Where do biophotons really come from? We know that all sorts of excited molecules can emit light when they relax back to the ground state, the frequency of the emitted light being specific for each kind of molecules. When the spectrum of biophotons is examined, however, it was found that the light is always in a broad band of frequencies from the infra-red to the ultraviolet, with approximately equal numbers of photons distributed throughout the range. This is very different from the Boltzmann distribution which characterizes a system at thermodynamic equilibrium at the physiological temperature of the biological system, thus indicating that the latter is far, far away from thermodynamic equilibrium (see Fig. 2). Not only is there an excess of photons at the high energy (short wave-length) end of the spectrum, but the distribution is very nearly flat. In other words, it does not depend on the wavelength: f(l) = const. This means that the light is emitted from all kinds of molecules all over the cell. The photons are stored in a delocalized manner within the system, and all the frequencies are coupled together to give, in effect, a single degree of freedom.
Evidence for the delocalization of coupled photons come from the observation that the emitted light retains its broad spectral distribution when organisms are stimulated with monochromatic light or light of limited spectral compostion. Moreover, the hyperbolic decay kinetics has the same form over the entire spectrum of emitted light (see Popp, 1986; Musumeci et al, 1992).
The Boltzmann distribution characteristic of a system at thermodynamic equilibrium arises from the maximization of entropy (molecular disorder, or degrees of freedom) under the constraint of a fixed energy in a closed system. As biological systems are open instead of closed, the constraint of a fixed energy does not apply. This does not mean that energy conservation is violated, as biological system + surroundings are still subject to energy conservation. Nor does it mean that there is always an overflow of energy within the system. It only means that there is always enough energy available for the system. Living systems store
energy (or photons) over the whole range of space and time scales - from 10-10m to metres or more, and 10-9s to days or longer time intervals - in a readily mobilizable form. They do not suffer from energy shortage on account of their high storage capacity within the intricate space-time organization (see Ho, 1993a,b for details).
The f(l) = const. distribution can also be seen as the consequence of the maximization of entropy when the constraint of fixed energy is removed in an open system far from equilibrium. The f(l)= const. profile looks somewhat like the expression of 'white noise' within the system, but this is far from the case. As this distribution represents the highest possible entropy in a system far from equilibrium, fluctuations cannot be interpreted in terms of noise - in contrast to a system at thermal equilibrium. Rather, they are 'signals' generated within the system. In other words, by maximizing entropy according to f(l) = const., the signal/noise ratio of the biological system is optimized over all wavelengths (Popp, 1989). On the other hand, as the frequencies are all coupled together, the absolute value of entropy representing the maximum can also become arbitrarily small, theoretically even zero.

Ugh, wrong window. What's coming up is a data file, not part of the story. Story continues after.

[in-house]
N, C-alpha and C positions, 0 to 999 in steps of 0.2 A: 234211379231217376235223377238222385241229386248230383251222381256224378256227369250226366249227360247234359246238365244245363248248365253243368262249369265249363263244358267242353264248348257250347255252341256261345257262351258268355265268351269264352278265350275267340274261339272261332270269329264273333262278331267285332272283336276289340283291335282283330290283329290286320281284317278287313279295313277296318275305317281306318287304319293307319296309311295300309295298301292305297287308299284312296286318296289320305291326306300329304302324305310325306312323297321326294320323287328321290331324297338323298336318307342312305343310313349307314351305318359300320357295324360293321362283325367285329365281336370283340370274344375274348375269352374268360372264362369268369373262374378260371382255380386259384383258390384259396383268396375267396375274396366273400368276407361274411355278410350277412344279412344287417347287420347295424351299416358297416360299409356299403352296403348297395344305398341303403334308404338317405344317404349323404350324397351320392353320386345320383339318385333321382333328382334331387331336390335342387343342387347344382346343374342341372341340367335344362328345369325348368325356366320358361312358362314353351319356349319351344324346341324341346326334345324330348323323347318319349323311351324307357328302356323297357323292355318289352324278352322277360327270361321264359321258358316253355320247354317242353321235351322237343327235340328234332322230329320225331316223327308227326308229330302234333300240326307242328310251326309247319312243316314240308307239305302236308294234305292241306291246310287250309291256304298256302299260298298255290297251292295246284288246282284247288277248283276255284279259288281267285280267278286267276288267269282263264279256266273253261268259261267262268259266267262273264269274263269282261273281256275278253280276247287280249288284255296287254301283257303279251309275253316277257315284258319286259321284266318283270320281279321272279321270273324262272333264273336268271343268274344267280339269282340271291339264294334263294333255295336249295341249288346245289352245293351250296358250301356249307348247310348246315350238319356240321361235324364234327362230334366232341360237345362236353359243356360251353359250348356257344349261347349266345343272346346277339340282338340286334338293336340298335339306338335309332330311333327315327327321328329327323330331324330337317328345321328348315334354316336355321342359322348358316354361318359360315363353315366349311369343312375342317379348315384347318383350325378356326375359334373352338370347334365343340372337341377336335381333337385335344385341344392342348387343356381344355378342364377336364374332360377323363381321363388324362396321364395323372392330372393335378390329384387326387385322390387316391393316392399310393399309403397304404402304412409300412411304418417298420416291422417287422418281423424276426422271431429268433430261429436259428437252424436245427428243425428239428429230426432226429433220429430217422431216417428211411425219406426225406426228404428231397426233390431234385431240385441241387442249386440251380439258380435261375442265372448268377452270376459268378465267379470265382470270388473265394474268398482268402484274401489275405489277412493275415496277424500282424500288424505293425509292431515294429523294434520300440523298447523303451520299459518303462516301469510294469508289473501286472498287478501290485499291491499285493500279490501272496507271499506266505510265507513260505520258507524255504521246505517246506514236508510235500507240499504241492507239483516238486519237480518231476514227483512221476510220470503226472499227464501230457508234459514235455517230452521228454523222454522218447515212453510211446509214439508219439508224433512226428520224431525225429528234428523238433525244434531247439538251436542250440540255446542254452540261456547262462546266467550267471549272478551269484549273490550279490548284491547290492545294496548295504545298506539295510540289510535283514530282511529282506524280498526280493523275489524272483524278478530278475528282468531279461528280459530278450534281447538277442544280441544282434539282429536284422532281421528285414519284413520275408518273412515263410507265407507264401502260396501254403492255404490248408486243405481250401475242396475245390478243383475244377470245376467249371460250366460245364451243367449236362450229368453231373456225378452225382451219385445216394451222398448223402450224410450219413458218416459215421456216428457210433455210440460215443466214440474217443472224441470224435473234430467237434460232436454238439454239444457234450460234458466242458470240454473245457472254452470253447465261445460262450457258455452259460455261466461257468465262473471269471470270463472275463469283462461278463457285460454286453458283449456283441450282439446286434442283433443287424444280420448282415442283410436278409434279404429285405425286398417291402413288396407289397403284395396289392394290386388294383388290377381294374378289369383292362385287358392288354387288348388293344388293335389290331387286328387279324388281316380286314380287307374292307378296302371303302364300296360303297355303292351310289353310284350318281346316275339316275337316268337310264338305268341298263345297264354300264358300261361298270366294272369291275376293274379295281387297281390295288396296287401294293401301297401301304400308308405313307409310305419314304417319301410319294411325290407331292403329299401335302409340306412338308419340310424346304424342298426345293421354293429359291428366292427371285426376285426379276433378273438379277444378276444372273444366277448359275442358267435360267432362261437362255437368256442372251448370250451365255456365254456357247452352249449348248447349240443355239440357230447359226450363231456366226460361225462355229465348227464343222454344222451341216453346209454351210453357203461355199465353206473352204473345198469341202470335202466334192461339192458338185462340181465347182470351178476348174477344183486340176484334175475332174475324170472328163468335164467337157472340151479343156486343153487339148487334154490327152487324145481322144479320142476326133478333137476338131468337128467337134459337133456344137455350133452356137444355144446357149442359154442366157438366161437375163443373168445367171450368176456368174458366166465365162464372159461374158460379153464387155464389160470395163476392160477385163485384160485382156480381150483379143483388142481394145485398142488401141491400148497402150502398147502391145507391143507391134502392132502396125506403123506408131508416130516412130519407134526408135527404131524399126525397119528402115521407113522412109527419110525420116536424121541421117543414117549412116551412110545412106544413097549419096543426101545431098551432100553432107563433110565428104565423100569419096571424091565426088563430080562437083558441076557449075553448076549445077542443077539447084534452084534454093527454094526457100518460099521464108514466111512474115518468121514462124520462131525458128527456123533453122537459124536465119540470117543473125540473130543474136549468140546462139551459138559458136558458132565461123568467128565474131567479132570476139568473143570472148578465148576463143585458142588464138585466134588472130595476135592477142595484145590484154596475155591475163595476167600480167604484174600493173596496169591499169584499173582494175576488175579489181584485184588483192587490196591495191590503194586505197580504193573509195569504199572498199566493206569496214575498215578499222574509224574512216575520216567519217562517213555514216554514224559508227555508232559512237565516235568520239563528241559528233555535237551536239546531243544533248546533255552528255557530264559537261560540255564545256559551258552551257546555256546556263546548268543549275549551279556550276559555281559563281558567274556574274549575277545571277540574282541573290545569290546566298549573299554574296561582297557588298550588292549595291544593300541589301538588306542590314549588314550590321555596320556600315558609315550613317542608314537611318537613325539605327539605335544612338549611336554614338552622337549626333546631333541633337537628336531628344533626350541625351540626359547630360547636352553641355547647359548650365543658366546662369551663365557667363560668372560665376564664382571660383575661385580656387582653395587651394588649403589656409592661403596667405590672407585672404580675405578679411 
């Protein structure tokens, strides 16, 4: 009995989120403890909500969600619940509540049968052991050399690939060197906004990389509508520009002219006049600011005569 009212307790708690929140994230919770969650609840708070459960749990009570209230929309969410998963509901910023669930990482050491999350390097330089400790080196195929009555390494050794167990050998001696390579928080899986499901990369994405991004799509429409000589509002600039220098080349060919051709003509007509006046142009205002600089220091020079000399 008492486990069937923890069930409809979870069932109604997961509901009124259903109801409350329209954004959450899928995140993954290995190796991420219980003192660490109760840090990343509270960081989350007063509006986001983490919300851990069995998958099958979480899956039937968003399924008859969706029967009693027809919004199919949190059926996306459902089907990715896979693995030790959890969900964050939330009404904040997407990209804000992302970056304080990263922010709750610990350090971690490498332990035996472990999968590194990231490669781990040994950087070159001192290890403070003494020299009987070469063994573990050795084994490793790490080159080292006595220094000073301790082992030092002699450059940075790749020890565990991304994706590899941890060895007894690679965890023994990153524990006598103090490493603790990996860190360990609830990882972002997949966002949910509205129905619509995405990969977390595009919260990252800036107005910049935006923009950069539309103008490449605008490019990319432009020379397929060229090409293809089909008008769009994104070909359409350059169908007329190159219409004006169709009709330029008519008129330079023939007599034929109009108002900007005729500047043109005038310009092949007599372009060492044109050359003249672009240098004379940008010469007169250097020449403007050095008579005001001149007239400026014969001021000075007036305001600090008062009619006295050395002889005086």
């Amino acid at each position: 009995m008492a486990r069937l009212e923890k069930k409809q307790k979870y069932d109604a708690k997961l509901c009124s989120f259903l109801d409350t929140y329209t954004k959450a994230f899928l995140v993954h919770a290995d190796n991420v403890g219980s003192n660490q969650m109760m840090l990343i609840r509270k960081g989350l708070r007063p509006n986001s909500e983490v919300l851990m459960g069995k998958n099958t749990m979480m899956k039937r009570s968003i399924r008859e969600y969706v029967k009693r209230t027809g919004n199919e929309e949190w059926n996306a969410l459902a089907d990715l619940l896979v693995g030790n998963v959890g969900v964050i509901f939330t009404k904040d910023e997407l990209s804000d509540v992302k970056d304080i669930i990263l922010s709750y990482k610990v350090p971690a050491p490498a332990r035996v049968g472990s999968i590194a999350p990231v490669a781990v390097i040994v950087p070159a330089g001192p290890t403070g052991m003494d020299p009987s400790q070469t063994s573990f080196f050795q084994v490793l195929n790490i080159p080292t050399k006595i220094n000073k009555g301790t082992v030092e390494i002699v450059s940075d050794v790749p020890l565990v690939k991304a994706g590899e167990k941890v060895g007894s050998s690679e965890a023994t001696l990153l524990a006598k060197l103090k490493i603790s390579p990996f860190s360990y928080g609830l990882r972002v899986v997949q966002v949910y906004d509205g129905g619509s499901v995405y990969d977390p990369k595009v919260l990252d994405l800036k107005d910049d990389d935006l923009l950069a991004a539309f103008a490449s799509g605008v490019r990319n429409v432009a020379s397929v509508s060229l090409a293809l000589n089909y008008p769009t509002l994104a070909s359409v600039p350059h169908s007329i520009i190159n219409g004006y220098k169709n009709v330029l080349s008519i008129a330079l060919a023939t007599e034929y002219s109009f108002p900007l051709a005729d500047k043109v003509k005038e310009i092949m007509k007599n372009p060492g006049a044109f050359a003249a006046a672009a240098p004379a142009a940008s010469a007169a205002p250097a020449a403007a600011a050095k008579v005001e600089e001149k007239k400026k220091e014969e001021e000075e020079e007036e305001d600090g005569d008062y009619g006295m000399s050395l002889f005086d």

In summary, the fact that there is always enough energy available in the biological system confers on it the following properties:
The hypothesis that the f(l) = const. distribution of biophotons can extend into infinitely long wavelengths is admittedly an extrapolation from measurements within and near the visible range. However, it can explain a variety of phenomena such as cancer development or group formation in organisms.
We are postulating the existence of very weak, long-range (long wave-length) interactions between living systems. These weak long-range emissions cannot be detected directly with the instrumentation now available. However, this is not a sufficient reason for excluding them from consideration, as there are methods of obtaining indirect evidence of their existence, as we shall describe below.
A first experiment of this kind was performed by Schamhart and van Wijk (1987). They exposed suspensions of cultivated rat liver and rat hepatoma cell lines H35 and HTC for some seconds to white-light from a 150W tungsten lamp and registered the re-emitted light afterwards. The decay curves are, as usual, hyperbolic rather than exponential. On altering the number of cells in the suspension, the found that normal cells exhibit decreasing light re-emission with increasing cell density, whereas tumour cells show a highly nonlinear increase with increasing cell density (see Fig. 3). If there were no long-range interactions between the cells, the intensity of re-emitted photons would increase linearly with increasing number of cells, corrected by a term for self-absorption within the population. Neither the nonlinear increase of re-emission intensity from tumour cells nor the significant decrease of re-emission from normal cells could be explained unless there are long-range interactions between the cells, which are furthermore, correlated with their differing social behaviour, the tendency of tumour cells to disaggregation as opposed to the tendency of normal cells to aggregate.